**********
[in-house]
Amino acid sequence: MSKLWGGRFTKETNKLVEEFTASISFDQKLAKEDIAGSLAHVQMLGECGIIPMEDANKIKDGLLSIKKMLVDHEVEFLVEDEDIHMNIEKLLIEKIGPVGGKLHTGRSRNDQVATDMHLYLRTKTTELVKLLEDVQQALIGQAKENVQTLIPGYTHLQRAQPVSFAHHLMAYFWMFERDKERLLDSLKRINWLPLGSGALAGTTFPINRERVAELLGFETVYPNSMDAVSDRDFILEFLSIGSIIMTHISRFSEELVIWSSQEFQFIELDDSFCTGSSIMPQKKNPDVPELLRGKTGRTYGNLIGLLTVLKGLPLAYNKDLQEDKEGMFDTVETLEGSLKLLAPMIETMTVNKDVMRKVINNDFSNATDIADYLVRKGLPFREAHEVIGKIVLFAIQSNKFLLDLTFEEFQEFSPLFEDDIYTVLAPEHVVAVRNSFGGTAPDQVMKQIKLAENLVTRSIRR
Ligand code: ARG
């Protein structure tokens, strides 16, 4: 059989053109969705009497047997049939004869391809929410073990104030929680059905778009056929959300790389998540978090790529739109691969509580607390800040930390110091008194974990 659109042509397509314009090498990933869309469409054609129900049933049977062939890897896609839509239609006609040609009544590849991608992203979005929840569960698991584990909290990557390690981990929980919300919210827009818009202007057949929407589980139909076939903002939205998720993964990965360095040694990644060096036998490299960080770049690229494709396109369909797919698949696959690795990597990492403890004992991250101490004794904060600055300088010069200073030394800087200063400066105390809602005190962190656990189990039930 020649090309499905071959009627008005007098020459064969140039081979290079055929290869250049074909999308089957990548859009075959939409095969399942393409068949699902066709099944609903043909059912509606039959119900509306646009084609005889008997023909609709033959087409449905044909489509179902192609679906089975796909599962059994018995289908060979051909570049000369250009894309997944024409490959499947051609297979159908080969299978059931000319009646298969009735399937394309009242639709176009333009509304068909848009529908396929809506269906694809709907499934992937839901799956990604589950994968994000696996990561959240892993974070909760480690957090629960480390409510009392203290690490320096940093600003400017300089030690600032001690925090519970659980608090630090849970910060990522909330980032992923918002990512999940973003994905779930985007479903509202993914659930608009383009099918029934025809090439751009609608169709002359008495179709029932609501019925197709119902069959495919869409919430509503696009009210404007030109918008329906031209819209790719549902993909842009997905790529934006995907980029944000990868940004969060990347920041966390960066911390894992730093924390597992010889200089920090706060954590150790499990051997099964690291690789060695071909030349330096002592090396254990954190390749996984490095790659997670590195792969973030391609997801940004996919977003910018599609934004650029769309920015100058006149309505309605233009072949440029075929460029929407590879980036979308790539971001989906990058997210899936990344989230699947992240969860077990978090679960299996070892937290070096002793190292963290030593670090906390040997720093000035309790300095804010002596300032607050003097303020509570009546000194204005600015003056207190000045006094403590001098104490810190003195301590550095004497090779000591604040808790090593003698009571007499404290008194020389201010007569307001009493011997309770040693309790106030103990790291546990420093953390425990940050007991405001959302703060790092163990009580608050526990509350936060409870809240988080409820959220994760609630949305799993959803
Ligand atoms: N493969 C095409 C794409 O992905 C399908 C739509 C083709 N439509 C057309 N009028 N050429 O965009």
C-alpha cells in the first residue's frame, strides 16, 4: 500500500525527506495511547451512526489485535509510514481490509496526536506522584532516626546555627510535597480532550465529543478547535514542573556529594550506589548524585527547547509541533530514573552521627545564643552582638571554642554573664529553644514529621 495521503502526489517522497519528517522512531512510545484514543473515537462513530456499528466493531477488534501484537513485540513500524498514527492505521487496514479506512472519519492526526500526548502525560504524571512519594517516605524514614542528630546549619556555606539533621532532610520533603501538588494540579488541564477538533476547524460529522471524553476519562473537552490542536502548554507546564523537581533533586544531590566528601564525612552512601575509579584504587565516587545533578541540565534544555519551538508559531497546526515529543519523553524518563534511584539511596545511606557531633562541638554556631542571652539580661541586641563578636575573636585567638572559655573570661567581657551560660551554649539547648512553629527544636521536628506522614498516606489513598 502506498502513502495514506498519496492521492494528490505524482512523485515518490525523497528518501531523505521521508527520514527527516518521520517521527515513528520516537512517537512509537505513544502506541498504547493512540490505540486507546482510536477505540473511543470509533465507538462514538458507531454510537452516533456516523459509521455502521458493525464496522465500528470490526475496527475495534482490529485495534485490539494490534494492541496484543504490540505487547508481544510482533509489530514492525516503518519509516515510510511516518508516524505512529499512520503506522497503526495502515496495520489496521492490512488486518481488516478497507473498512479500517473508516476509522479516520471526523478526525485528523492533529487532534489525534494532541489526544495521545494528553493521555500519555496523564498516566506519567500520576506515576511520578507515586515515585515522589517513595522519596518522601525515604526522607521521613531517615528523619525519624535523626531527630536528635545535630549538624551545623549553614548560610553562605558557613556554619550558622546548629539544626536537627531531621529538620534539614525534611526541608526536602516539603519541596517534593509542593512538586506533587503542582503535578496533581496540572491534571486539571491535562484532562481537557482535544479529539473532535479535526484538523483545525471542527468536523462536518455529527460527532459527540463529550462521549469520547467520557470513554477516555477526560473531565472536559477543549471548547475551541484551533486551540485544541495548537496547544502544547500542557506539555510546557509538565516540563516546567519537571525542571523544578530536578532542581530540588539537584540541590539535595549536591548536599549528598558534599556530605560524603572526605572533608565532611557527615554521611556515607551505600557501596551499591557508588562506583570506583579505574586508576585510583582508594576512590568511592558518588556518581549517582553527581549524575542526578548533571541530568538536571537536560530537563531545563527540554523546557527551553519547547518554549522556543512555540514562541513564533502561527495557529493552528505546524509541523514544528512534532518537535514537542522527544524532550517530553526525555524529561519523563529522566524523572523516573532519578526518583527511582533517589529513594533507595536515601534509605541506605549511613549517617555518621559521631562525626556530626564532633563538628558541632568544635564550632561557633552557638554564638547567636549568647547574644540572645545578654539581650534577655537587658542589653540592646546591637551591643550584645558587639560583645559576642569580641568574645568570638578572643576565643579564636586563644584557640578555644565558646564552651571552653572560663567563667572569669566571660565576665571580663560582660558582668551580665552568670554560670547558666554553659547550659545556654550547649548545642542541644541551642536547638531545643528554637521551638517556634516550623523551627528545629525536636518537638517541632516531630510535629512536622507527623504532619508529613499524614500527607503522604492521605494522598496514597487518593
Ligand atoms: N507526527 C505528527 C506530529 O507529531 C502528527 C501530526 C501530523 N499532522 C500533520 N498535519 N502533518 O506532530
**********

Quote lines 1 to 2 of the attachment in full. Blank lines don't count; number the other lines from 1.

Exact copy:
[in-house]
Amino acid sequence: MSKLWGGRFTKETNKLVEEFTASISFDQKLAKEDIAGSLAHVQMLGECGIIPMEDANKIKDGLLSIKKMLVDHEVEFLVEDEDIHMNIEKLLIEKIGPVGGKLHTGRSRNDQVATDMHLYLRTKTTELVKLLEDVQQALIGQAKENVQTLIPGYTHLQRAQPVSFAHHLMAYFWMFERDKERLLDSLKRINWLPLGSGALAGTTFPINRERVAELLGFETVYPNSMDAVSDRDFILEFLSIGSIIMTHISRFSEELVIWSSQEFQFIELDDSFCTGSSIMPQKKNPDVPELLRGKTGRTYGNLIGLLTVLKGLPLAYNKDLQEDKEGMFDTVETLEGSLKLLAPMIETMTVNKDVMRKVINNDFSNATDIADYLVRKGLPFREAHEVIGKIVLFAIQSNKFLLDLTFEEFQEFSPLFEDDIYTVLAPEHVVAVRNSFGGTAPDQVMKQIKLAENLVTRSIRR